Conversion therapy ban “designed to marginalise and ignore deeply held religious convictions”

31, March 2022

An Australian law professor warns that conversion therapy bans ‘seem designed’ to “marginalise” Christian beliefs, despite claims they protect religious freedom.

In a paper presented to a legal seminar, Associate Professor Neil Foster said that the ban in the State of Victoria undermines the rights of Christians, and has consequences reaching far beyond the stated intentions of the new law.

The academic from Newcastle Law School, New South Wales, said: “No-one, of course, supports coercive electro-shock or other oppressive practices imposed on someone without their consent, to change their sexual preferences or identity” but “it has become accepted now, it seems, that such practices are not now happening on any scale, if at all, in Australia.”

He continues: “But there are concerns that in an effort to penalise such behaviour, the relevant laws will pick up and make unlawful matters that form a normal part of the life of religious groups, such as prayer...”.

Definitions far too broad

There is widespread agreement that the terminology must be well defined. However, in the Victoria legislation, Foster explains, the legal definition of ‘sexual orientation’ is so broad that even “a parent teaching their heterosexual teenage son that he ought not to have sex with his girlfriend” might be caught.

This expansive definition includes not only ‘attraction to’ a person of a particular gender, but also “intimate or sexual relations with” a person. This has the effect of capturing religious teaching based on actions alone (for example on celibacy) within the ban.

It makes it a legal minefield to criticise another person’s sexual activity in any way – even if there is no intention to ‘make them straight’. Clearly the claims of activists that such laws only capture horrific abuse are wide of the mark. Rather they seek to criminalise the ordinary work of churches.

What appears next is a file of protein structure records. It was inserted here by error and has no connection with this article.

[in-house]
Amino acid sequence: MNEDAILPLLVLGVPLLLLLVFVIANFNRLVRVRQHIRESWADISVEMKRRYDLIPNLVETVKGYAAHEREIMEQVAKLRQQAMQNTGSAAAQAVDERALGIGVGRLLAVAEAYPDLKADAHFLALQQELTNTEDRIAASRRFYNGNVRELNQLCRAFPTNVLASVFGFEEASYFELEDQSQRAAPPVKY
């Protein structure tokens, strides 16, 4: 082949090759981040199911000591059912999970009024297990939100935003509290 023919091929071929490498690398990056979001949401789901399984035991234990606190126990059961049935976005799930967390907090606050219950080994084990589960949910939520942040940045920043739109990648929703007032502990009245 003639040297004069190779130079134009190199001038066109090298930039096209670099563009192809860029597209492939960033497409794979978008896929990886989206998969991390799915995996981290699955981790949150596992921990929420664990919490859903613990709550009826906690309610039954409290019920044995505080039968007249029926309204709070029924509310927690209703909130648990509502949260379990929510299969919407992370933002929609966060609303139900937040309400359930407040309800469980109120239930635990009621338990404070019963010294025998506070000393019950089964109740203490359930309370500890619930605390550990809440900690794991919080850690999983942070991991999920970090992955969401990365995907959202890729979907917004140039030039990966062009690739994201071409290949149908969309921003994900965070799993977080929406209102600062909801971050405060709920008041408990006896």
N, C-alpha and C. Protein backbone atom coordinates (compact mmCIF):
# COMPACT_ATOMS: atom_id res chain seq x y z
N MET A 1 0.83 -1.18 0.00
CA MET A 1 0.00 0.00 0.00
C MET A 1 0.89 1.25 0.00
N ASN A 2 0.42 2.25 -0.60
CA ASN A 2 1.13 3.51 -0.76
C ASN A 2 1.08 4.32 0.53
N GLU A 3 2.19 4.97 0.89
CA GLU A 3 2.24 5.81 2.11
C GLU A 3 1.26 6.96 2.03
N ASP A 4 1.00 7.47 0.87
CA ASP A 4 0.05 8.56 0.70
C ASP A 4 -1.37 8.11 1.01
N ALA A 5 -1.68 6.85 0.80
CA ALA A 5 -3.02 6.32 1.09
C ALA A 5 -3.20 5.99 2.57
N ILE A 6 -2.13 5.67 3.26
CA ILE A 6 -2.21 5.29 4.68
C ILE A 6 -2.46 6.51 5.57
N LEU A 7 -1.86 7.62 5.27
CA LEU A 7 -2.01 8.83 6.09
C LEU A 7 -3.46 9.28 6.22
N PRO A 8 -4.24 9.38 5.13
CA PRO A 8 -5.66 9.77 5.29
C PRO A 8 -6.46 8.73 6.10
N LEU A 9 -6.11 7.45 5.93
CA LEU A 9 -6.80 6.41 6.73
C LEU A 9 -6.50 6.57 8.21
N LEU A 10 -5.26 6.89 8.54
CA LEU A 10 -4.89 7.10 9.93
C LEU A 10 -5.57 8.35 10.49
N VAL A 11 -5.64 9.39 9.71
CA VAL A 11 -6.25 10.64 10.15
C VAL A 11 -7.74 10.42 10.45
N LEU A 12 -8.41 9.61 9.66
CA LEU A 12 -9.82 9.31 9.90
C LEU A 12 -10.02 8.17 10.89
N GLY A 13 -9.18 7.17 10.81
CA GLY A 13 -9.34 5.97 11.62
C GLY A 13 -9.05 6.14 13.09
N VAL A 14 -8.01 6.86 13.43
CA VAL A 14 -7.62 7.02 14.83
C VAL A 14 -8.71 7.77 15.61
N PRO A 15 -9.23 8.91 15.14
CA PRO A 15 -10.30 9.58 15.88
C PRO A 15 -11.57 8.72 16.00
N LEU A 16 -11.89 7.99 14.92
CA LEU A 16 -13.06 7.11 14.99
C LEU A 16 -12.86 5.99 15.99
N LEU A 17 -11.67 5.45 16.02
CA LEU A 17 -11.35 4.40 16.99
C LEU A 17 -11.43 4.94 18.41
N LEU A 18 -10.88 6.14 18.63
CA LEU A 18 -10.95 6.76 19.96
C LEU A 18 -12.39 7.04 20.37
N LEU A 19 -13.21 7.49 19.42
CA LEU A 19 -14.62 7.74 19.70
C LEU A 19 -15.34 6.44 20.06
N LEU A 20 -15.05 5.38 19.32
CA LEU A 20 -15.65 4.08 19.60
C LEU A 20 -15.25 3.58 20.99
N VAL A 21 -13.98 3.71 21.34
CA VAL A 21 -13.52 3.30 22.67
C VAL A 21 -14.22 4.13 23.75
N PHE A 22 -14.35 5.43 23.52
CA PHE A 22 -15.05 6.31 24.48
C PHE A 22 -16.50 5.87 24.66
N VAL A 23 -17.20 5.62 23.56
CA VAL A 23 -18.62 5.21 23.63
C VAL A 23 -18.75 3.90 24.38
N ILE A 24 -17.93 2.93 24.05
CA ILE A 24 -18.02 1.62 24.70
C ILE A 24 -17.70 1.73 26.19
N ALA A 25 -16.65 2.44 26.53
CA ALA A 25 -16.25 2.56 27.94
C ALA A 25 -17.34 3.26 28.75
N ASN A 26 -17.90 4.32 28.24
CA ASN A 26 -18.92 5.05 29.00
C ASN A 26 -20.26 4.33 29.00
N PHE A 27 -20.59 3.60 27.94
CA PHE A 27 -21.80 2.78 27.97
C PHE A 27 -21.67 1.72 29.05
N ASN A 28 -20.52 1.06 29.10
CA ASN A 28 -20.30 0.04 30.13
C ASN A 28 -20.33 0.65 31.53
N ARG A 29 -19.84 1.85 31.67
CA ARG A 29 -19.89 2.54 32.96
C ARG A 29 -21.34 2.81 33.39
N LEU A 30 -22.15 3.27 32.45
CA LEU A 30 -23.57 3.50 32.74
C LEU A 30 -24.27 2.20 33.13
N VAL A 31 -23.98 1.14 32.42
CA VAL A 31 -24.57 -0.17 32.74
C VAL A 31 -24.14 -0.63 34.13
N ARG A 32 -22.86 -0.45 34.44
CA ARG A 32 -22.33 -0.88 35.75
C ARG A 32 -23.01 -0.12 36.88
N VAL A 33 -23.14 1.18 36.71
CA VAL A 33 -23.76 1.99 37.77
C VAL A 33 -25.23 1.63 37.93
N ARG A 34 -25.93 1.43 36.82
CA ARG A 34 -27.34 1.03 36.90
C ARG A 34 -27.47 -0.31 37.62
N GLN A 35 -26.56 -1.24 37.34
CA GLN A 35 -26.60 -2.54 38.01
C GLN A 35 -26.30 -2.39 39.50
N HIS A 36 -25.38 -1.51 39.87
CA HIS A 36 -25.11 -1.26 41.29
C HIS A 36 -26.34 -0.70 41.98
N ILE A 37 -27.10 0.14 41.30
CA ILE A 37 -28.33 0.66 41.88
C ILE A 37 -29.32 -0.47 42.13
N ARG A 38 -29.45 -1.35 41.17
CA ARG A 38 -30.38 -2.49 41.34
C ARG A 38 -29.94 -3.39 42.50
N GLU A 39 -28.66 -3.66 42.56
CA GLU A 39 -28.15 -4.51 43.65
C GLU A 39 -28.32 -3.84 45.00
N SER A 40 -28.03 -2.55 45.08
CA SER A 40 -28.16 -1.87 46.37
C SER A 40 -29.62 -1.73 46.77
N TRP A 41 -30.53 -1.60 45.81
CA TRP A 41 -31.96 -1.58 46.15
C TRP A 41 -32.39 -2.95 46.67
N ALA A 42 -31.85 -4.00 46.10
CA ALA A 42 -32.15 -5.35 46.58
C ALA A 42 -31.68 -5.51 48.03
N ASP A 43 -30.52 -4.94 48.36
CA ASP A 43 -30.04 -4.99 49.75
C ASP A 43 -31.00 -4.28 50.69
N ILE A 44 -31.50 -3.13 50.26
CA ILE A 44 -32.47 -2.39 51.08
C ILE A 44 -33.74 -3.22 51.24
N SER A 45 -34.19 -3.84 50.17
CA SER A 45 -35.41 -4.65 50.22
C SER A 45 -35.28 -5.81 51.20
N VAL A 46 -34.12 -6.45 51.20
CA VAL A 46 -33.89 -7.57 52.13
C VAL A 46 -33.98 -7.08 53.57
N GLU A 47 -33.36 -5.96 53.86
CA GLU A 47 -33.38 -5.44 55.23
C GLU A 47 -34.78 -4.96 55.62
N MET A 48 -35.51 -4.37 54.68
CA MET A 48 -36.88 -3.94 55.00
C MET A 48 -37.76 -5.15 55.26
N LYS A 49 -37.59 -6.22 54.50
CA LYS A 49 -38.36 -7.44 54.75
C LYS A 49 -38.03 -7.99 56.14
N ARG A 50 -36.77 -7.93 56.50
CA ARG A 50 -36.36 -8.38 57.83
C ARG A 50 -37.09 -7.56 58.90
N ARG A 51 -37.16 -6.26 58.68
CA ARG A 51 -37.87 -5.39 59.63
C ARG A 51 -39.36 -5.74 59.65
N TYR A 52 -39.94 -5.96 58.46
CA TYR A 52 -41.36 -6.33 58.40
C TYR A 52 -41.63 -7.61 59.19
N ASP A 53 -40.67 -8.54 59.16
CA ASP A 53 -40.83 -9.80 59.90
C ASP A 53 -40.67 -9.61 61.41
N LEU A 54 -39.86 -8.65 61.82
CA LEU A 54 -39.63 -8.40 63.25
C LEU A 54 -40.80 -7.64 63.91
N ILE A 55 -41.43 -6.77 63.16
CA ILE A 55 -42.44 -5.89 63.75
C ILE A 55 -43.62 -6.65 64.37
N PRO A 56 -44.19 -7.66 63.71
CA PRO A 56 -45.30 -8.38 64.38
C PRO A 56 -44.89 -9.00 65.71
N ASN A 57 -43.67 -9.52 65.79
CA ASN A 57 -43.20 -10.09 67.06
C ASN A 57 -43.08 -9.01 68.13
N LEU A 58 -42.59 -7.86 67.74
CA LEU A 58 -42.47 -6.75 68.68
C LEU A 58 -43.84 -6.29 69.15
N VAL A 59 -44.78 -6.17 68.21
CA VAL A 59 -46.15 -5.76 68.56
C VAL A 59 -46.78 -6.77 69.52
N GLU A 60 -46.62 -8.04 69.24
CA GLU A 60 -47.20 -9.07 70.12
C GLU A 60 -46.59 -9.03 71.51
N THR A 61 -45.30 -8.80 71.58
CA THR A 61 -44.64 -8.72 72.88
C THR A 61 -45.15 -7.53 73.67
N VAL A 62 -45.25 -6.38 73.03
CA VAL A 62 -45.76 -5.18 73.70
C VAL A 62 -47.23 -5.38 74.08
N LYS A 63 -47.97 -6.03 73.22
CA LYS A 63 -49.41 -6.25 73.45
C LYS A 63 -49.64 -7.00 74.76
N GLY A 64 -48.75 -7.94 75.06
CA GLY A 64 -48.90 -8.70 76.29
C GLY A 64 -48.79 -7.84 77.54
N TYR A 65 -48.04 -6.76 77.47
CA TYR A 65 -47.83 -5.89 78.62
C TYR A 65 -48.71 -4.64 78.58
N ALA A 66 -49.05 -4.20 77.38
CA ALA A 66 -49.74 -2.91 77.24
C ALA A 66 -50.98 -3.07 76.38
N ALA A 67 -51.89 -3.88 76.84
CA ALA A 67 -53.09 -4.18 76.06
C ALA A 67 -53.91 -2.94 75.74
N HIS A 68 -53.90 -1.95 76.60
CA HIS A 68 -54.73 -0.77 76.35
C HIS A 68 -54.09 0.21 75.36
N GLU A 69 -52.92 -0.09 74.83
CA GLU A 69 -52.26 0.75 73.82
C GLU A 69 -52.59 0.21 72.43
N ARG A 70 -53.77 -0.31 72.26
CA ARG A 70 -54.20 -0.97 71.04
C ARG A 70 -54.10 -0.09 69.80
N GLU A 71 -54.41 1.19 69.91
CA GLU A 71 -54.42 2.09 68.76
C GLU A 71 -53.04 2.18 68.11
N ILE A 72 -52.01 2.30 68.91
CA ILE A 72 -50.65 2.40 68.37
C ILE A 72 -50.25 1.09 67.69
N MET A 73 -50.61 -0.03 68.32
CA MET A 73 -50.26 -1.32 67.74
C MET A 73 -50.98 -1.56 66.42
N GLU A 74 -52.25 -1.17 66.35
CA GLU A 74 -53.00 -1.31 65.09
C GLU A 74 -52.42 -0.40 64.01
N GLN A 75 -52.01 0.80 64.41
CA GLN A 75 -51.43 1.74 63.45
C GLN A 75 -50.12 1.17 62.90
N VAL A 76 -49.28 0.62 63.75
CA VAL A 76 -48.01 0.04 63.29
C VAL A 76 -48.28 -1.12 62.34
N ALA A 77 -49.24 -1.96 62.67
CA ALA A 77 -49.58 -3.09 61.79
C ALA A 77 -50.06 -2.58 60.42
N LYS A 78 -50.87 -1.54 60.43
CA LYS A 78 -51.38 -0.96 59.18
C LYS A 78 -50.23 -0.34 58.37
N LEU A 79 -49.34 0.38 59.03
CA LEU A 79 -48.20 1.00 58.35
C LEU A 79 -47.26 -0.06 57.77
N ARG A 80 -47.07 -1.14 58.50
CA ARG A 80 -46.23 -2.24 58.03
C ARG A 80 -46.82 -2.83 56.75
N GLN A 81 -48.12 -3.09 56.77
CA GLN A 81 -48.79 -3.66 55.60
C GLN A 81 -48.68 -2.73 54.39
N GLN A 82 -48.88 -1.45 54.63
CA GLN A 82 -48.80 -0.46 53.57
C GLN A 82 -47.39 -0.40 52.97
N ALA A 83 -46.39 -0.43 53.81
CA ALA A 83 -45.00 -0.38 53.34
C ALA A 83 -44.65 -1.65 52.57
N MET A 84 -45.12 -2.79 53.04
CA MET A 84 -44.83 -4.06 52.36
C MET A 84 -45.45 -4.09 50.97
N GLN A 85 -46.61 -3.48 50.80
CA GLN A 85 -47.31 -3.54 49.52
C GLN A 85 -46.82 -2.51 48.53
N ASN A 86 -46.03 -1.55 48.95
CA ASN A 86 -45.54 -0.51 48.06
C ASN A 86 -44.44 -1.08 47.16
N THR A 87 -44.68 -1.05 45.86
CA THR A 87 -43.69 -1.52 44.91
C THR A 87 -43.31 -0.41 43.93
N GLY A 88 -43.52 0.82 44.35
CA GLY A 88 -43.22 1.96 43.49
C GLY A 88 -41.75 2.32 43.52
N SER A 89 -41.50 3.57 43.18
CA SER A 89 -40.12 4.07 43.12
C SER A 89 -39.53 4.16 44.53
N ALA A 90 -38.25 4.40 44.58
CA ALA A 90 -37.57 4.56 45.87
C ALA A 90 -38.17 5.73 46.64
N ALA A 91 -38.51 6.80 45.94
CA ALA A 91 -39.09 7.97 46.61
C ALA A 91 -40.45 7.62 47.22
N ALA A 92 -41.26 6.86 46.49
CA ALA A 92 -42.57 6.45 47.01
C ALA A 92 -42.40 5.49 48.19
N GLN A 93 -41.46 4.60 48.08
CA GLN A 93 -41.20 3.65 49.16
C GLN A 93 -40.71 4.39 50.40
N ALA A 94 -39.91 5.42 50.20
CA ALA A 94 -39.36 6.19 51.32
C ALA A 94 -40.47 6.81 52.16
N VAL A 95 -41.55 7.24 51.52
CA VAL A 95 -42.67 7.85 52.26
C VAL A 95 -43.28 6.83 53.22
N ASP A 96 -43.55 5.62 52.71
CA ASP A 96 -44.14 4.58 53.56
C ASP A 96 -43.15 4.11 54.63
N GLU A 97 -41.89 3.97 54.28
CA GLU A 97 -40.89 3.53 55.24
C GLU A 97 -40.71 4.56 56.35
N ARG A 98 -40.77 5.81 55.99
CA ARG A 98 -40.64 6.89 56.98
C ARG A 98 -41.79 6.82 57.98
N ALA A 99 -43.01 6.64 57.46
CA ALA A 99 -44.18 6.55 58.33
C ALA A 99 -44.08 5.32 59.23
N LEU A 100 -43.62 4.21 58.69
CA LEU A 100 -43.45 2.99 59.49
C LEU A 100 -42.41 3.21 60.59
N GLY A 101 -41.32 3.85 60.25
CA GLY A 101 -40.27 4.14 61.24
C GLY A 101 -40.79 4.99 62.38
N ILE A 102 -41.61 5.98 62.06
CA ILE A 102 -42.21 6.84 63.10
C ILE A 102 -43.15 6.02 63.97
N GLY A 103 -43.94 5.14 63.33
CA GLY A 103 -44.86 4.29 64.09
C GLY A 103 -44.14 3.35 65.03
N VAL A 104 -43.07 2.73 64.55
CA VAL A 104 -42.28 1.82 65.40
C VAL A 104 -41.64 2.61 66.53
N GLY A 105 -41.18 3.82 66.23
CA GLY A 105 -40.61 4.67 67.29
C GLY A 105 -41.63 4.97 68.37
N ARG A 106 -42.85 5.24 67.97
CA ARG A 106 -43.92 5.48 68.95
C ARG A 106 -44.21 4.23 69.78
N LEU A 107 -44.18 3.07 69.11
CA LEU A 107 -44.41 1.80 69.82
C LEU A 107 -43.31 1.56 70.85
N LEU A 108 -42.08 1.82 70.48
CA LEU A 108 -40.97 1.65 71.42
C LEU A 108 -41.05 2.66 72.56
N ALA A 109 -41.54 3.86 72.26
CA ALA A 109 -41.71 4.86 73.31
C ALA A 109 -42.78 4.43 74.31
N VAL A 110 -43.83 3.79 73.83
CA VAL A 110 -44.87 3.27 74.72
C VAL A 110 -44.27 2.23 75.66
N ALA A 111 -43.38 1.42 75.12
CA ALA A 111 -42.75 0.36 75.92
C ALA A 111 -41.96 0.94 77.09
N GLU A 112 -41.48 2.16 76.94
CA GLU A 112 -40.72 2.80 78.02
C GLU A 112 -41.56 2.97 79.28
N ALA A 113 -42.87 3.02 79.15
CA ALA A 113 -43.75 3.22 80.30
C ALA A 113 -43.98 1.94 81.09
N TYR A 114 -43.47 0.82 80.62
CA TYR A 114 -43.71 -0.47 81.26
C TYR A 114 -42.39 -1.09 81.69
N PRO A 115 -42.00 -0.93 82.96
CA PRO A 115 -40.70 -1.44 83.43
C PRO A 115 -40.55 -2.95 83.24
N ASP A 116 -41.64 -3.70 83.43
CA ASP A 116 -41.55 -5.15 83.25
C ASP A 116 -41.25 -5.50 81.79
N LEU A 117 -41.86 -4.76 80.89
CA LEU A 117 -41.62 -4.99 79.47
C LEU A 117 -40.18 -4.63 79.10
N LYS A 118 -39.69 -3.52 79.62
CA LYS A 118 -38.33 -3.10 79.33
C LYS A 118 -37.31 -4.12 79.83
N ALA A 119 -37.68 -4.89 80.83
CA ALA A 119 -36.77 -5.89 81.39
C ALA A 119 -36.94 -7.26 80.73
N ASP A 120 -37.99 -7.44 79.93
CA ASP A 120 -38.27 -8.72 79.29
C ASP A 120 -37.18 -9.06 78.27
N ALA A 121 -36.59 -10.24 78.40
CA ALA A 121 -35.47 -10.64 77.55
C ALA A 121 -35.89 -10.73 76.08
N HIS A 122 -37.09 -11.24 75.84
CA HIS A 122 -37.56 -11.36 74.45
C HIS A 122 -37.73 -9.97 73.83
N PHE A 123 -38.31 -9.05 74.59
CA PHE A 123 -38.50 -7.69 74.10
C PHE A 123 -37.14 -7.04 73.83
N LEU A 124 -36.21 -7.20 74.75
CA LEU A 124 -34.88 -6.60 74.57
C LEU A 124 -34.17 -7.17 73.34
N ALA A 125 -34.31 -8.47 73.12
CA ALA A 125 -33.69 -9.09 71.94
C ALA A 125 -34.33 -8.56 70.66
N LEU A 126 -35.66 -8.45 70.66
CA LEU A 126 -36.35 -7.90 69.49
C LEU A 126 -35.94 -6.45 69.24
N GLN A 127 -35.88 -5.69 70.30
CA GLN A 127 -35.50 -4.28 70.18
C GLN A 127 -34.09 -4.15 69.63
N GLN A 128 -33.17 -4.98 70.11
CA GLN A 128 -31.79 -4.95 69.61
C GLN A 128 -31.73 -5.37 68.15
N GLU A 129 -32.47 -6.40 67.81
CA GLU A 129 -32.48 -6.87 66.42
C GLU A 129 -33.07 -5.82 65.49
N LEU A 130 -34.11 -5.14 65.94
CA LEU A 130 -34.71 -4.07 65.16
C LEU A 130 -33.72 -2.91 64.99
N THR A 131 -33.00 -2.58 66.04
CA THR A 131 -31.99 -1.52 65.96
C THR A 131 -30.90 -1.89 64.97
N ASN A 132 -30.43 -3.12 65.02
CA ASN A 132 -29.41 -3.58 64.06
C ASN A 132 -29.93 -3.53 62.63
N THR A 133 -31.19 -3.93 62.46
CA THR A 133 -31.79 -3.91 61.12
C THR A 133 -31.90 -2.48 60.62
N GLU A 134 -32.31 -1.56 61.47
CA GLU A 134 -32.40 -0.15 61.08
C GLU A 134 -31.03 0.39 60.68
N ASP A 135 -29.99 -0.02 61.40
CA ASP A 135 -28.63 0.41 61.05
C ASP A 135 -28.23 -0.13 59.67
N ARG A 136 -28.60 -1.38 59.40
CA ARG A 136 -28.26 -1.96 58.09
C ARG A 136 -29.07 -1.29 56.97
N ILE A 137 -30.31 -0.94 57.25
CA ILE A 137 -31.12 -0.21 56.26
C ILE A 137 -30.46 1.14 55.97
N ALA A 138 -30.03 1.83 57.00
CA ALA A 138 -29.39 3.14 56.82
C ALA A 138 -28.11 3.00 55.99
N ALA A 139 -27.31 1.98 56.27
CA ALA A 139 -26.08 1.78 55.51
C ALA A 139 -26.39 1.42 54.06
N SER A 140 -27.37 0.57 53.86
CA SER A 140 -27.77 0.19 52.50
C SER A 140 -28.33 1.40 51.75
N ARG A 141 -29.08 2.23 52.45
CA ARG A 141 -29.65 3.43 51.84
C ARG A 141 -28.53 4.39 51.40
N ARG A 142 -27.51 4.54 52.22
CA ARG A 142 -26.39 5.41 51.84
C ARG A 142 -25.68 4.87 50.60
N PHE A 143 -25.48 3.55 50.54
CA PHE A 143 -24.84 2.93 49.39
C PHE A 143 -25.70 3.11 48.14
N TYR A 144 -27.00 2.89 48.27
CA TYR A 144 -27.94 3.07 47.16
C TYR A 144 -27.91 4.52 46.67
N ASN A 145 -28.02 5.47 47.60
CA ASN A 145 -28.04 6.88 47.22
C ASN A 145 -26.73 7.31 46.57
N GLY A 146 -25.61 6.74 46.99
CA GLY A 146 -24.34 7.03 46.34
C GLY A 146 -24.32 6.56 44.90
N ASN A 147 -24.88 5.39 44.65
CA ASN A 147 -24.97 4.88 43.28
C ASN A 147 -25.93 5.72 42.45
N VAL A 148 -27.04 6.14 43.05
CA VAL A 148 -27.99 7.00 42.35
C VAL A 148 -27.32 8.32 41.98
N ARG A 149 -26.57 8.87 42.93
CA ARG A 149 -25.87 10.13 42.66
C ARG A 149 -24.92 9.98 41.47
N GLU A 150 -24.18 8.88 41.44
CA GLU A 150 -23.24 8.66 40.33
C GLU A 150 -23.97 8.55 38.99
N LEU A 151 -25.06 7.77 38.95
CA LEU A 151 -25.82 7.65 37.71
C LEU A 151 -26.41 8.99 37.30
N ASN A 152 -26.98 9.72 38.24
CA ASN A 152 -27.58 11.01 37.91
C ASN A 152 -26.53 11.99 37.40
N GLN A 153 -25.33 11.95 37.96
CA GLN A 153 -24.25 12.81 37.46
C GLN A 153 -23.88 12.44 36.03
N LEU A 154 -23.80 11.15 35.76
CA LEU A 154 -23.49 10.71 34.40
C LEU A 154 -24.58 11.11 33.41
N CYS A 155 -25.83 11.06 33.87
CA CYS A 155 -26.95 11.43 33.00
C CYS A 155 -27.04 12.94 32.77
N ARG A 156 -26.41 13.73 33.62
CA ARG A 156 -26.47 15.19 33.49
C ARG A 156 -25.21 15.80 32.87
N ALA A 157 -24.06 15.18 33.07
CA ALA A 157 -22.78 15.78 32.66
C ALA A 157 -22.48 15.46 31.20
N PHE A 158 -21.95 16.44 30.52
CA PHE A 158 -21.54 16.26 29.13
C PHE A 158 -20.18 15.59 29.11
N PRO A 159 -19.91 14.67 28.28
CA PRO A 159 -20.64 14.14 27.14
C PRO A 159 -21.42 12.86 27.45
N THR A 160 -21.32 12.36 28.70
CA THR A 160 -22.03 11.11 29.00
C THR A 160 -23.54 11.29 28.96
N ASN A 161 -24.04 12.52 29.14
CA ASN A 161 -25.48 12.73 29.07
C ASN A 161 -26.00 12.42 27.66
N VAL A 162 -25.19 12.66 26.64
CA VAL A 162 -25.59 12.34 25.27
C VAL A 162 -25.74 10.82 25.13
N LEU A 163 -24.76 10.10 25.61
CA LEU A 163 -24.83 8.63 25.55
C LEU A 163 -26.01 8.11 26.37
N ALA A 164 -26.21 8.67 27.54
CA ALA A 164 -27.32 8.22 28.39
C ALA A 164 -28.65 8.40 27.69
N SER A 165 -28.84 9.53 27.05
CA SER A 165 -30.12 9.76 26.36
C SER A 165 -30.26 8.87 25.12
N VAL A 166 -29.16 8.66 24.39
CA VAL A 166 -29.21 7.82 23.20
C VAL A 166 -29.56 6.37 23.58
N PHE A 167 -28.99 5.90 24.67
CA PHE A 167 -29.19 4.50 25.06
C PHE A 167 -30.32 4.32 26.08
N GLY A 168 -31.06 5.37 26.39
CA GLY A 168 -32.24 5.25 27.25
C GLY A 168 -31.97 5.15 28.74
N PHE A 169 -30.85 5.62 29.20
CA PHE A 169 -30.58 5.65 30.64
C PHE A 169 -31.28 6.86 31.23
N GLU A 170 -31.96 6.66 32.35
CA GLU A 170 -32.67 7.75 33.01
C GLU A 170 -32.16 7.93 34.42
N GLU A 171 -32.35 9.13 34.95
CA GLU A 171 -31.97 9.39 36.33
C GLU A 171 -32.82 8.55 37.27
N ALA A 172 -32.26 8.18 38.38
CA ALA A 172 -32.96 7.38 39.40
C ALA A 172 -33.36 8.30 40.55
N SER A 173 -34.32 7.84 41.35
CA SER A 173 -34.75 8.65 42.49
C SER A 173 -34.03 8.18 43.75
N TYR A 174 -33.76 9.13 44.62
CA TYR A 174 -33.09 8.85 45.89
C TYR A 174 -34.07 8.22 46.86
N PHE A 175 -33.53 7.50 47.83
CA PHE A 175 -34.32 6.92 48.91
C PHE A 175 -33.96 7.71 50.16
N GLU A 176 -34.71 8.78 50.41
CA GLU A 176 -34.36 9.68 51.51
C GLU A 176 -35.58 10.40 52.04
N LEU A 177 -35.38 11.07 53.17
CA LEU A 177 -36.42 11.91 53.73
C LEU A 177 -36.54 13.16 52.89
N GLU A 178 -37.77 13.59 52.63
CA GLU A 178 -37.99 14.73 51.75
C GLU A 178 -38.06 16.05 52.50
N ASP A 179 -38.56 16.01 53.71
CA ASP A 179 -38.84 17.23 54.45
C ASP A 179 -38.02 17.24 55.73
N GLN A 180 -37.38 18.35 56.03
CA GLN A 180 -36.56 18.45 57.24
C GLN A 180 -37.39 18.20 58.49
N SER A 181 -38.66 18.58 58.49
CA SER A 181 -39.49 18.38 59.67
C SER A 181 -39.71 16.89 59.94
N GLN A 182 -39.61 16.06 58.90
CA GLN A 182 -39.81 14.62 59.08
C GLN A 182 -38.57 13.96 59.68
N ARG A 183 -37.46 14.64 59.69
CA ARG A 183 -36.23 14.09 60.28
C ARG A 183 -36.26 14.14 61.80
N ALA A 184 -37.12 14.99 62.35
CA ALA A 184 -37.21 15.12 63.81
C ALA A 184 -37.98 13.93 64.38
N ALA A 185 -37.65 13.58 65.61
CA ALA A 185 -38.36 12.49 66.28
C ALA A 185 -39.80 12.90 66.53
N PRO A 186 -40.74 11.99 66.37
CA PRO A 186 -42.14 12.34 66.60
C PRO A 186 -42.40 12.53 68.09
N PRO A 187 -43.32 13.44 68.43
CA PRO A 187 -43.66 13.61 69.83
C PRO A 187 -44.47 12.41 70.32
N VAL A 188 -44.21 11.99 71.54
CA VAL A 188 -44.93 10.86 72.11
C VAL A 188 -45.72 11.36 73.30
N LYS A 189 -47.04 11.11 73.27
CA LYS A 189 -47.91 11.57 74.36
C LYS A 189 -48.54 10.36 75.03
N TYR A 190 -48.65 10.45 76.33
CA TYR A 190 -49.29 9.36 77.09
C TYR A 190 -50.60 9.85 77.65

Foster also explains that the non-criminal aspects of the Victoria law represent a clear 'over-reach' on religious freedom. The Victorian Equal Opportunity and Human Rights Commission is empowered to enforce the ban.

Even when no criminal act has occurred, the Commission is able to begin its own investigation, with powers to “compel provision of information and production of documents”. Serious consequences can flow from such an investigation.

Foster says: “I think these are extensive powers with a concerningly wide reach and potential to seriously interfere with the actions of religious groups”. He gives an example: “it seems that it would be possible for the Commission to require the delivery of copies of any sermons that have been preached concern[ing] the Bible’s view of homosexual activity”.

Teaching on biblical sexuality, no matter how carefully done, could bring church leaders under the suspicion of the state.   

Religious freedom

In recent weeks, UK politicians have restated their intention to protect religious freedom while still legislating for a conversion therapy ban.

The law in Victoria likewise claims it will promote “the right to freedom of thought, conscience, religion and belief”. But Foster sounds a caution:

“How precisely the right to religion and belief is protected by an Act that seems designed to marginalise and ignore deeply held religious convictions about sexual behaviour and how these can be taught in religious communities, is not explained.

“From the point of view of the young man … seeking help to live his life in accordance with the word of God, his 'freedom of religion and belief' is ignored and suppressed by a law that defines Biblical teaching as harmful and tells him that no-one can give it to him, even if he consents.”

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